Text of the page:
Modules in open-field installations are generally ground-mounted and therefore are not only adequately cooled and dried by the wind, but are also generally kept quite clean due to their typical mounting angle of approximately 25° in northern latitudes. In rooftop-mounted installations, the rear air circulation is generally significantly poorer. These modules take longer to dry and, in addition, condensate remains longer on the back side of the module. The trend toward east-west installation on flat roofs, brought about by the extreme drop in module prices and attractiveness from an energy-management standpoint, has resulted in installation angles of less than 15°. Such installations cannot be cleaned by the rain as effectively. In addition to dust and bird droppings, impurities include industrial pollution or salt near the ocean.

PV power plant yield

What does this mean for a PV power plant’s output? One short-circuited solar cell will not typically give rise to a noticeable drop in system output. It’s the numbers that make the difference here, as more than one cell degrades in general. A string typically consists of up to 24 modules and thus of up to 1,400 cells. Consequently, depending on the module type and wiring in the PV installation, per-module losses of over 80% can occur when significant potential differences are present.

Two aspects make this noticeable in the yield of the PV power plant: first the PID-damaged solar cell causes the total output of the system to diminish and second, every solar cell affected by PID reduces the total string voltage. The inverter switches on later in the morning and off earlier in the evening, since more solar radiation is needed to exceed the inverter’s switch-on voltage. And depending on the season and cloud thickness, additional outages occur.

Detecting PID

How can PID be detected in a PV power plant? Unfortunately, there’s no easy answer to this question. PID generally results in diminished yield in the PV system. The magnitude of the power loss depends on the degree of degradation in the system due to this phenomenon. This makes it difficult to detect PID in the early stages.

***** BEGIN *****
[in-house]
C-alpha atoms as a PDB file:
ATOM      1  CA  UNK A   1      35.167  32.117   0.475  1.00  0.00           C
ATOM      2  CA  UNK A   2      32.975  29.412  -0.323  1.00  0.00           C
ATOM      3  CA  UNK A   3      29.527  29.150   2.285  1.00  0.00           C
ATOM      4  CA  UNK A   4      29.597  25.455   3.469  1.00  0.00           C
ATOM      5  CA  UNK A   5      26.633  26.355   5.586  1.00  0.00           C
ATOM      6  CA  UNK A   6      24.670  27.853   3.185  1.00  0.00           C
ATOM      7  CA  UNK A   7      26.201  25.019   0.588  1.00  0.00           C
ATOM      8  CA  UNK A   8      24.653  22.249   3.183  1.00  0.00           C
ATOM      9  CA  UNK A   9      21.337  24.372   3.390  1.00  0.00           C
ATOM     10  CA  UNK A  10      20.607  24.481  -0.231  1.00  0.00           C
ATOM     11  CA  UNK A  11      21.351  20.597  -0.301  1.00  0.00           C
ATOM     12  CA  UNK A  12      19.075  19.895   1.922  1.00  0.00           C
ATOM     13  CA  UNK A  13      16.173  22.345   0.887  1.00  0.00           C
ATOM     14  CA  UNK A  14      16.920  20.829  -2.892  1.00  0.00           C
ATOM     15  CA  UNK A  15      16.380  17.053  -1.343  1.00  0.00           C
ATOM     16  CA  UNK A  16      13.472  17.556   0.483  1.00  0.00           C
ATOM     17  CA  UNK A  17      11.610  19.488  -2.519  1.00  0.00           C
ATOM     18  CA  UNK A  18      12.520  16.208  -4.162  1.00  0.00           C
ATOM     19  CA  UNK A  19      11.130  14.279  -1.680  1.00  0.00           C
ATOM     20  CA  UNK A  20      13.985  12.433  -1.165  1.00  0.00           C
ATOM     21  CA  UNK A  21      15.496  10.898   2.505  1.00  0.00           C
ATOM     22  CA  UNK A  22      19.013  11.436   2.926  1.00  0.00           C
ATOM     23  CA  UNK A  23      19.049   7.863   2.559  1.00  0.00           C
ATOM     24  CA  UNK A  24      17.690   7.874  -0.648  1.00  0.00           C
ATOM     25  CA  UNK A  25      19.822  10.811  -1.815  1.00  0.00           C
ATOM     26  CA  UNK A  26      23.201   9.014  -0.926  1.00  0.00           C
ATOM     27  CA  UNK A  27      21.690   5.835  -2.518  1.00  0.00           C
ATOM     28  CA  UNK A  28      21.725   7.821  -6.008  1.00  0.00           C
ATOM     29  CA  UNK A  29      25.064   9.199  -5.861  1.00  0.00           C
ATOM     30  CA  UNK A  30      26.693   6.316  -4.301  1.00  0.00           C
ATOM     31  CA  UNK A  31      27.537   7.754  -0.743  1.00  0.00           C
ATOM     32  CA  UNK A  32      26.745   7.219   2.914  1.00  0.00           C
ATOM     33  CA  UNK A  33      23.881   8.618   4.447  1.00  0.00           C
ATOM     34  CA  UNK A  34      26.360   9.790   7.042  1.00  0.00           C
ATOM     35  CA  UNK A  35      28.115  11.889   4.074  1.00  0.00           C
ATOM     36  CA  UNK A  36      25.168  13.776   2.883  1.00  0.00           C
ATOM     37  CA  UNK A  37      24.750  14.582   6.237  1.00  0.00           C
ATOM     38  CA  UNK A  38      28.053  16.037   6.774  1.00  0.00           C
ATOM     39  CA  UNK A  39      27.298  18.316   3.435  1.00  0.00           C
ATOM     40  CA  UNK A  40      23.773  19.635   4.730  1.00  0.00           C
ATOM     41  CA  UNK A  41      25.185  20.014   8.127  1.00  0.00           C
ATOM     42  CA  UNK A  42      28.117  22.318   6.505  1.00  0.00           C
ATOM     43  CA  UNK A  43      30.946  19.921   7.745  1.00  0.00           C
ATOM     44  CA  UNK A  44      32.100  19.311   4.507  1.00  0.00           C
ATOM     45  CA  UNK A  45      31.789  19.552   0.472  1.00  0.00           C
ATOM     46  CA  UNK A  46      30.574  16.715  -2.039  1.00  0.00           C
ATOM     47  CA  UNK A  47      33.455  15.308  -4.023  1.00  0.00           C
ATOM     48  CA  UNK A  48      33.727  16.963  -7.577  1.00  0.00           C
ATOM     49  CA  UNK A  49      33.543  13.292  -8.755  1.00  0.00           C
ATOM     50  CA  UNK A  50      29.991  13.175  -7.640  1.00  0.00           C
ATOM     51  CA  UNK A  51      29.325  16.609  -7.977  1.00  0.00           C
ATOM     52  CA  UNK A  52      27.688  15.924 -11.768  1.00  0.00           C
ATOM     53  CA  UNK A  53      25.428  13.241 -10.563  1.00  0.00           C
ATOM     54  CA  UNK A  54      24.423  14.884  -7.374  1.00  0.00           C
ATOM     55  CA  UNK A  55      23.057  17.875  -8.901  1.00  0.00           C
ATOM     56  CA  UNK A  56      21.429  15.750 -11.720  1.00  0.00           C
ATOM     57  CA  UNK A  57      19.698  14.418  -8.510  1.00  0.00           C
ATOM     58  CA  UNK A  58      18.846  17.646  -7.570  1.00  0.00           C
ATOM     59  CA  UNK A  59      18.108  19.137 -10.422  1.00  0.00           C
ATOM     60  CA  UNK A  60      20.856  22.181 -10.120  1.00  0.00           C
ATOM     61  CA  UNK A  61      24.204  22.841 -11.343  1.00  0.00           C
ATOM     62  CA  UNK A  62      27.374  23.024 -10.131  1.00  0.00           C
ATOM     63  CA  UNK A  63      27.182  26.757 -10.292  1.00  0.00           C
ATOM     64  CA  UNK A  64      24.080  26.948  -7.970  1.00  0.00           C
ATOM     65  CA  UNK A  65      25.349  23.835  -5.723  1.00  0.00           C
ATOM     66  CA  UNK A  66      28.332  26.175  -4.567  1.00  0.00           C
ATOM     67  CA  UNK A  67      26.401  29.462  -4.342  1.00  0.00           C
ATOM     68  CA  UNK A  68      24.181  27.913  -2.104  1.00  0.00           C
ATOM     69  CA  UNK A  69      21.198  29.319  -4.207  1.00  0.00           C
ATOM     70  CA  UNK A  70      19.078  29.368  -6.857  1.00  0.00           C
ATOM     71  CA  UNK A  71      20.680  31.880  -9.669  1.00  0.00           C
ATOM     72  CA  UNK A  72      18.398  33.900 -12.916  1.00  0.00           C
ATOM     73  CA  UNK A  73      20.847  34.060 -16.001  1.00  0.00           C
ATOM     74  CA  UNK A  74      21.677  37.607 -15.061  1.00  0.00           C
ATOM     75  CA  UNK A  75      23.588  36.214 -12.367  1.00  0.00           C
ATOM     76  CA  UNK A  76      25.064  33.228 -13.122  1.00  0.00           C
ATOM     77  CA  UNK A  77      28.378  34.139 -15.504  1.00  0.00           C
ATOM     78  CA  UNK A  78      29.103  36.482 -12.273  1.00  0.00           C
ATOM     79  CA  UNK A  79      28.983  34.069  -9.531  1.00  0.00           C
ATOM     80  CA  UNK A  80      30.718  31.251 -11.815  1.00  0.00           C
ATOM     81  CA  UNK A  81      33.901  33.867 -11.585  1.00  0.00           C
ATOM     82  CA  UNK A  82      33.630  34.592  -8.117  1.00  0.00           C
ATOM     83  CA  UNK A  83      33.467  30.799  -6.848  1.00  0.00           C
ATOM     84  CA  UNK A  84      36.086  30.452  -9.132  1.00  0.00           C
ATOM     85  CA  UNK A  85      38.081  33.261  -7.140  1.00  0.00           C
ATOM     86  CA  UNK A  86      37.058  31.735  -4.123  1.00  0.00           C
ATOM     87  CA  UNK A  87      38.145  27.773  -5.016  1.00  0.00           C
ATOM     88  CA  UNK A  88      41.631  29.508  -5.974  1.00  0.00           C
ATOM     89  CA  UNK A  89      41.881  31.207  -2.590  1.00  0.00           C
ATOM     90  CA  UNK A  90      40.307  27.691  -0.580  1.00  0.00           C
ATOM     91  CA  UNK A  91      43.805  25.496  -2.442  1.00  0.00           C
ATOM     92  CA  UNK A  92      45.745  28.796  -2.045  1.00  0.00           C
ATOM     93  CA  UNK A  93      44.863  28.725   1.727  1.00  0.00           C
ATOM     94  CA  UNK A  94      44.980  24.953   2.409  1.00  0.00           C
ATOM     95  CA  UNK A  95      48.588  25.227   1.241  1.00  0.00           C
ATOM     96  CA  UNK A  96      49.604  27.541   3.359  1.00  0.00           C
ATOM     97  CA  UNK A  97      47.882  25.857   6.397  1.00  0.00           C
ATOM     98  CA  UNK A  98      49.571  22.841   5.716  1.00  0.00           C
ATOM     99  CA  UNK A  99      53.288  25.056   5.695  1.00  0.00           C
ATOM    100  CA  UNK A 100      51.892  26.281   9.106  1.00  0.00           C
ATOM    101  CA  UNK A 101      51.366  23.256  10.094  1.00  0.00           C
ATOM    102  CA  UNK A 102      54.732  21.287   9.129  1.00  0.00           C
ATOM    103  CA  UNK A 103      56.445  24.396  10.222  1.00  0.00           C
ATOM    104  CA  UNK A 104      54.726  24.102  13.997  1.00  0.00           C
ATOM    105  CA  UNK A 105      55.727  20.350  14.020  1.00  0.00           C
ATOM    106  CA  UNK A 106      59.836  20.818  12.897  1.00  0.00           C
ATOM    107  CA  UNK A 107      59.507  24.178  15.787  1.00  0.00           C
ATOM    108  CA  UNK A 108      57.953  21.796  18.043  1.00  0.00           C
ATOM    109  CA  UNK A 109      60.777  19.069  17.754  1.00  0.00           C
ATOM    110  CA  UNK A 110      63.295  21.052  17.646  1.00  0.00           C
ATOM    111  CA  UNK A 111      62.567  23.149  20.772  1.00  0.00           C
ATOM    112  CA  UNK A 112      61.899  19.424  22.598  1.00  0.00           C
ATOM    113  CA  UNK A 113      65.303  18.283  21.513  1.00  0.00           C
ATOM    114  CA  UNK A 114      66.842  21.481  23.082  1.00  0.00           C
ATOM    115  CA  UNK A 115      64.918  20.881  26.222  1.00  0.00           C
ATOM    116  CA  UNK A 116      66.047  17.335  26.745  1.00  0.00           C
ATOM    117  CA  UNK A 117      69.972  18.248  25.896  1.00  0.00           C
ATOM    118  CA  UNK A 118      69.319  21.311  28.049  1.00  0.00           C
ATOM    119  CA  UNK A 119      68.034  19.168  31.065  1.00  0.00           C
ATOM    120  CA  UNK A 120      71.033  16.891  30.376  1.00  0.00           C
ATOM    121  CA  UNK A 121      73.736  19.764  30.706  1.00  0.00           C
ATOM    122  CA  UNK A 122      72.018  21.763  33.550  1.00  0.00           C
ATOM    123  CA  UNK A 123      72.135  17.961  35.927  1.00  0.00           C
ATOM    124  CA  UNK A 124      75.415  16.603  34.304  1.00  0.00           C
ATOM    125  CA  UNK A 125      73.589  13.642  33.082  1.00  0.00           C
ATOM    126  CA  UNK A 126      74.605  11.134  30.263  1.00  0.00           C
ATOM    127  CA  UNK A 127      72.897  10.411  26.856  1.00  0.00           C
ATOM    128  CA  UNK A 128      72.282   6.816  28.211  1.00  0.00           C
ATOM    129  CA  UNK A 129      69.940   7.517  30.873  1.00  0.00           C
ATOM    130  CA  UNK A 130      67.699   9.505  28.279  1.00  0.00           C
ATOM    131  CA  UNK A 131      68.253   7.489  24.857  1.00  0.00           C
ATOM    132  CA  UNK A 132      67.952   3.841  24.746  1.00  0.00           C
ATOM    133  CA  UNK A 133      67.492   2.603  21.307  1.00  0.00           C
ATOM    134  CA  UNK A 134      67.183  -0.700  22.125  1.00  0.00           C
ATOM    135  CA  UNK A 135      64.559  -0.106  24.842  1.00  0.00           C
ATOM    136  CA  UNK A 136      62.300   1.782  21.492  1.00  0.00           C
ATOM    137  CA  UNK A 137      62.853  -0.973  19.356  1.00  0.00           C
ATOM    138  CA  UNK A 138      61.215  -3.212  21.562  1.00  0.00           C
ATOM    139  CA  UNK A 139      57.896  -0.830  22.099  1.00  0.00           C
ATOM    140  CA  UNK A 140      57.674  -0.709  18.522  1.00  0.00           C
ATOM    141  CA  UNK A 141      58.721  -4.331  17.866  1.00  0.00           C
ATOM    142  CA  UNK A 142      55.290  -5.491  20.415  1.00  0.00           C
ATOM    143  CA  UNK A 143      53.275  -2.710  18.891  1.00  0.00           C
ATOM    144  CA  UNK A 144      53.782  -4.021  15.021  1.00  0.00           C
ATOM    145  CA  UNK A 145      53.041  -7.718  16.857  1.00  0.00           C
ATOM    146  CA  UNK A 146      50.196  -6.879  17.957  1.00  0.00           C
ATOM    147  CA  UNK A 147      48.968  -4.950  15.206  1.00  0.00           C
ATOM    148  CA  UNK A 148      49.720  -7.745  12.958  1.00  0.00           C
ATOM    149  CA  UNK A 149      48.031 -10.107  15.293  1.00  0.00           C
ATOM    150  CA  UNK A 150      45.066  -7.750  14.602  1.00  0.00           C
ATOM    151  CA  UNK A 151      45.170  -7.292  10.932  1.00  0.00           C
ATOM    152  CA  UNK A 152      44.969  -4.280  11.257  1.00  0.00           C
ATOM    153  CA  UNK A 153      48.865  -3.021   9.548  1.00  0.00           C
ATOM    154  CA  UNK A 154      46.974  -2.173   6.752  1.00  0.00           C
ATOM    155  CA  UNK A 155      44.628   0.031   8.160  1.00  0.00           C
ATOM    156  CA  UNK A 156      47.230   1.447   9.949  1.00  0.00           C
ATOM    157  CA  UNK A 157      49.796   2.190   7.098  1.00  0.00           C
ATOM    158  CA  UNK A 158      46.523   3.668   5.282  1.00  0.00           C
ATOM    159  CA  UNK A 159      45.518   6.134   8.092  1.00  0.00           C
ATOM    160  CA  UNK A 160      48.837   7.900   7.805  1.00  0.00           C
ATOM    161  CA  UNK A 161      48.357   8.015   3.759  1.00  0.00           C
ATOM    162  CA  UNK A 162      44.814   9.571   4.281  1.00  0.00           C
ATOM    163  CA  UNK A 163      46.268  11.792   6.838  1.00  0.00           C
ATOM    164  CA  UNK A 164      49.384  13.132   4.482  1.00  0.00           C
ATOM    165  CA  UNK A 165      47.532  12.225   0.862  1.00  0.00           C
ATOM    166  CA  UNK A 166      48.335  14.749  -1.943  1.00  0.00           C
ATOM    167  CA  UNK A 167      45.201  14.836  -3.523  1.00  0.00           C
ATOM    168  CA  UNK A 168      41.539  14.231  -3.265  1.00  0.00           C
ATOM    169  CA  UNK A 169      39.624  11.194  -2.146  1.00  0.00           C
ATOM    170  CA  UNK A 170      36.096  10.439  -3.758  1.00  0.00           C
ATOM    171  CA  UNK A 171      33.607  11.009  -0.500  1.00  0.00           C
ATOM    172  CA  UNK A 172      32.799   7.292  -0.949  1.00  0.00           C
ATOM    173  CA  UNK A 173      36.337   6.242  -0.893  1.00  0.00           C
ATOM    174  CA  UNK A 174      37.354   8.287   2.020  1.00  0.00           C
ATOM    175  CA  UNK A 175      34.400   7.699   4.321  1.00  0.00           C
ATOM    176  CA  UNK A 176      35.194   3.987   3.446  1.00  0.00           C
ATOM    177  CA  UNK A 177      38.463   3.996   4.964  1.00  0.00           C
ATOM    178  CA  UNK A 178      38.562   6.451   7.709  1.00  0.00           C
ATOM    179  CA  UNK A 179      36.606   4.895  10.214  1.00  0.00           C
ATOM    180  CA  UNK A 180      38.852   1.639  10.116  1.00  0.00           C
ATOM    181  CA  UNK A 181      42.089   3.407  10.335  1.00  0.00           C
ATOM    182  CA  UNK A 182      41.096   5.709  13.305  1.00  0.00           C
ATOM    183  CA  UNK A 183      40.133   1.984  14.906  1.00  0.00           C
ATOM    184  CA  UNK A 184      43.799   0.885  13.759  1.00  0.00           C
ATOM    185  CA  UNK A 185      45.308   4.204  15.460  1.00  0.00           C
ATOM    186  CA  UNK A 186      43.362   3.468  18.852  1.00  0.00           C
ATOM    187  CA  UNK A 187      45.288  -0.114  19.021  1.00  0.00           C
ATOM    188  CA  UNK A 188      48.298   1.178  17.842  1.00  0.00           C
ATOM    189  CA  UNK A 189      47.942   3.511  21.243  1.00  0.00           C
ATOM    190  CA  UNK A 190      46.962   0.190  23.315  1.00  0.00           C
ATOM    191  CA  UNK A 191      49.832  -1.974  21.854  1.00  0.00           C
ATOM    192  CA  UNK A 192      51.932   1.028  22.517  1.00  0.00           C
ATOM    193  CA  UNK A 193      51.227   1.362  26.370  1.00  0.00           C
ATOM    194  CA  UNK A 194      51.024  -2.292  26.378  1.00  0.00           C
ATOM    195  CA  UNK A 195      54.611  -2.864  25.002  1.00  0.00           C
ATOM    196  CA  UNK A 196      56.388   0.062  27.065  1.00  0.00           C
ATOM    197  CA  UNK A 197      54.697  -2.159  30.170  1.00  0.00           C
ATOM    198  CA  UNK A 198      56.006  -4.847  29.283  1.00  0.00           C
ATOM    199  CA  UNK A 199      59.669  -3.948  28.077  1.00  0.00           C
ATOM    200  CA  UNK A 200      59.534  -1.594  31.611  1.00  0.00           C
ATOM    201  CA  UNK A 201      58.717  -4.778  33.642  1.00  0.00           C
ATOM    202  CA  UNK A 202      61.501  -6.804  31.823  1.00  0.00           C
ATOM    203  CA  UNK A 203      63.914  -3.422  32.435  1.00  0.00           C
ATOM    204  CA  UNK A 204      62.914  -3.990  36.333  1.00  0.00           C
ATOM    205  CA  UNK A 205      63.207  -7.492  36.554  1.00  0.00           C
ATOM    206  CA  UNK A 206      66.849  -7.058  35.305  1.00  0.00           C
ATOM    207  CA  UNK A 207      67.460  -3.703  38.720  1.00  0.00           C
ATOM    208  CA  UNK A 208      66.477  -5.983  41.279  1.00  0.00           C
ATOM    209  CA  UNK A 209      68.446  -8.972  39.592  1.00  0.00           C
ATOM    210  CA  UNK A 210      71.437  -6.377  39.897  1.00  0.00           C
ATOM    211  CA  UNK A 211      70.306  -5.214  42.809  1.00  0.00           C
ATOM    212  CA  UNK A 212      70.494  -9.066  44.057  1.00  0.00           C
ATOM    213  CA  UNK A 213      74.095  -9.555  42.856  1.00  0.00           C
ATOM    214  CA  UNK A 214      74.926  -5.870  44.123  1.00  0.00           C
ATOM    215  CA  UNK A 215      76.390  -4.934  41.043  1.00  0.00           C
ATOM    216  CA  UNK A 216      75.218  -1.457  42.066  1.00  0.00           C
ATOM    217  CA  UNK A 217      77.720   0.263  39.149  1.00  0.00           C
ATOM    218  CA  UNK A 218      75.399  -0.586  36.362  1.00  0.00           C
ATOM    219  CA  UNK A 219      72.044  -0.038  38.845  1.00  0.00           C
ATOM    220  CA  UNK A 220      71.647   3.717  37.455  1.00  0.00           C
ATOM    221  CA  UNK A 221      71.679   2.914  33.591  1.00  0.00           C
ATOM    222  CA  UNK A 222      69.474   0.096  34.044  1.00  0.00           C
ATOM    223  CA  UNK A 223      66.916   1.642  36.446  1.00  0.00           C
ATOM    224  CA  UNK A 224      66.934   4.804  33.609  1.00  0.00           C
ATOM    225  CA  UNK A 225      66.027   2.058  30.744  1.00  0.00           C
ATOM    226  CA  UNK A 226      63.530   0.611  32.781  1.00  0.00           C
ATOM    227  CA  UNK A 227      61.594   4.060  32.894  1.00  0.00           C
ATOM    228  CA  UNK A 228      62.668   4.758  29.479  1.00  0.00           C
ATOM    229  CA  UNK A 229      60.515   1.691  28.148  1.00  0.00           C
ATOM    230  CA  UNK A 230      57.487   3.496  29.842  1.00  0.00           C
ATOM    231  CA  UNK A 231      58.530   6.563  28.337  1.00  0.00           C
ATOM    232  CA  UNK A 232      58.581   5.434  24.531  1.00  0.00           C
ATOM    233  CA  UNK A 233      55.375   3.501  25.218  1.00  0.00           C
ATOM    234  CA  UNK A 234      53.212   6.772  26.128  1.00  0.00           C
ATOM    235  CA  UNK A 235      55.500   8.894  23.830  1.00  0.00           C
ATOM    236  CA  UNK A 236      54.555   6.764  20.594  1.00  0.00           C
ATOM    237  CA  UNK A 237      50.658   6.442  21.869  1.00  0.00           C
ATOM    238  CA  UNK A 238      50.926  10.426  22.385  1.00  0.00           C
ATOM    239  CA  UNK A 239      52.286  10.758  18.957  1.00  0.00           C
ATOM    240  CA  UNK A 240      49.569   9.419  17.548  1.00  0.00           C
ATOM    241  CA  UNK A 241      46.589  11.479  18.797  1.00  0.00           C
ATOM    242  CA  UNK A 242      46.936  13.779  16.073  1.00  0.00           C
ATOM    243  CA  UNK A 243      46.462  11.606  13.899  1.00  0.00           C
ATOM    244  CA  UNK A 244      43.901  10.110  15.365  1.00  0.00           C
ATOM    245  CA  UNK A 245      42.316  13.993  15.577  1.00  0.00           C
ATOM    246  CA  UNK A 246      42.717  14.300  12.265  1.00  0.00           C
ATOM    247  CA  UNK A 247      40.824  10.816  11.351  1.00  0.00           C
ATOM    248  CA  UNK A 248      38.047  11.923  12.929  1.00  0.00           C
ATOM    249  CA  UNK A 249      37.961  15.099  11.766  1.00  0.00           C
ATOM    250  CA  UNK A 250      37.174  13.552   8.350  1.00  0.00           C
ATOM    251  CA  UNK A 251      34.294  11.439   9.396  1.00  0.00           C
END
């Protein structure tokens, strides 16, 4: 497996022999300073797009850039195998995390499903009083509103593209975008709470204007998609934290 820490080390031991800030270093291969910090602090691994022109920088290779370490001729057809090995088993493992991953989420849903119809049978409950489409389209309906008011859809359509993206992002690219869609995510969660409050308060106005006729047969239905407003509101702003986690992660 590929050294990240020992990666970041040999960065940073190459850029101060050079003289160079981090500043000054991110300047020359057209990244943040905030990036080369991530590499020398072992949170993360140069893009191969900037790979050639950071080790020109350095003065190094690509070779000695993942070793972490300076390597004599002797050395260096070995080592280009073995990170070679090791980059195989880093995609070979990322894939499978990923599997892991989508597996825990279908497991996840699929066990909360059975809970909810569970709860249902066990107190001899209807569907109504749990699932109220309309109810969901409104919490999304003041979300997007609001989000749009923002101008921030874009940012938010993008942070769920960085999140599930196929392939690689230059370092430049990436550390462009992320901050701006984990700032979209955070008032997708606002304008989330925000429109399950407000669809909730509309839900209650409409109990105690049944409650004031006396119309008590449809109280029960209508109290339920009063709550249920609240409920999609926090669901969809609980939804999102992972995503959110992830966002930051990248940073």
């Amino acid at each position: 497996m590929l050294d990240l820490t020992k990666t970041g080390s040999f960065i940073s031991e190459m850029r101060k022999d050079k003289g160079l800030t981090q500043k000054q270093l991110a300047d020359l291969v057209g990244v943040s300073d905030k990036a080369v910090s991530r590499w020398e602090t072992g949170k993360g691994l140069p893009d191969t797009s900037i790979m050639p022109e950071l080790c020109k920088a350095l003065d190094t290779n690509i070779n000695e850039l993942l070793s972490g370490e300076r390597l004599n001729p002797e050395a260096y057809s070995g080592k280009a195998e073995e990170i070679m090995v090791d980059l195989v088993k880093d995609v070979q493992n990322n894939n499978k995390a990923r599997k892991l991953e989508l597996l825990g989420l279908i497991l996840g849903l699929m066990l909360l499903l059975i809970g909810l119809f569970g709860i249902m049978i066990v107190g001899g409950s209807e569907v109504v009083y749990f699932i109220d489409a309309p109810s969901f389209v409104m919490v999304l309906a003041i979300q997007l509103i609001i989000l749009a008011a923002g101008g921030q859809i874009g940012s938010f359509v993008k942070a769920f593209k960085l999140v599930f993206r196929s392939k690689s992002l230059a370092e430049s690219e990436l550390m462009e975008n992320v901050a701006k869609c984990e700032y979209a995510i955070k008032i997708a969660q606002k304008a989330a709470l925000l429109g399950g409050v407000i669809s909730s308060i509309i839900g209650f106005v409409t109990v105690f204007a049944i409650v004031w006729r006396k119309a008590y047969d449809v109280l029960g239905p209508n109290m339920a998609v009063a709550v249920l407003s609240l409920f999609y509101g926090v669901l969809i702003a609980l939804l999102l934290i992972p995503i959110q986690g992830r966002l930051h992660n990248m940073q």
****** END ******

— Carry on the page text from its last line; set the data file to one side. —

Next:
There are a number of factors, such as dirt, faulty bypass diodes and defective modules that result in reduced system output. With a suitable monitoring system, it is possible to identify some of these effects individually. For example, dirt affects the system differently than does PID. If dirt is present, there is generally a decrease in yield, initiated by a reduction in currents (Impp falls and Umpp remains more or less constant at solar radiation levels above 600 W/m2 ). PID, by contrast, causes a drastic reduction in the fill factor, that is, both Impp and Umpp fall while the system is exposed to the same solar radiation levels.

If PID is suspected and the degradation is already advanced, the effect can be verified relatively easily using infrared (IR) thermography (see Figure 2, p. 82). In the IR image, PID-affected cells appear slightly warmer than normally functioning cells [5, 6]. The temperature difference, however, is just a few degrees. Similar temperature differences occur frequently when the cells are not prop

Table 1: Overview of the currently most frequently used and discussed test methods for detecting PID in PV modules. Modules are considered PID-free if they lose less than 5% of their initial power when exposed to solar radiation levels of 1,000 W/m2 .erly graded or bypass diodes are not working properly. For a detailed analysis, the expert must have knowledge of the module wiring and the position of the module in the string. The potential to ground depends on the position. In PID-damaged modules, a relationship with the respective potential can generally be seen.

A common inspection method in the field is to measure the current-voltage characteristic (IU characteristic) of entire strings. But because p-type cells typically installed today are only PID affected on the negative potential side of the string, early identification of PID in IU characteristics of module strings is difficult if only a few cells are degraded. In such cases, only IU characteristic measurements for individual modules are of help. This is extremely time-consuming and requires that the system receive at least 600 W/m2 of sunshine in order to compare the measured values against rating plate specifications.

There is no quick or easy way to detect PID in the initial stages, and never without shutting down the system. Anyone willing to put in more effort can employ electroluminescence (EL) imaging at dusk, or better yet, at night. This enables accurate detection of PID even in the early stages. Countermeasures can be taken as a result, and this reduces yield losses. If there is a strong suspicion of PID, the extra work can pay off.

PID test methods

What PID test methods are available? Recently a number of different methods have been developed to test for PID. Two basic methods have become established for simulating surface conductivity. One method creates the effect by means of conductive foil, such as aluminum foil. The other does this using high air humidity in a climate test chamber.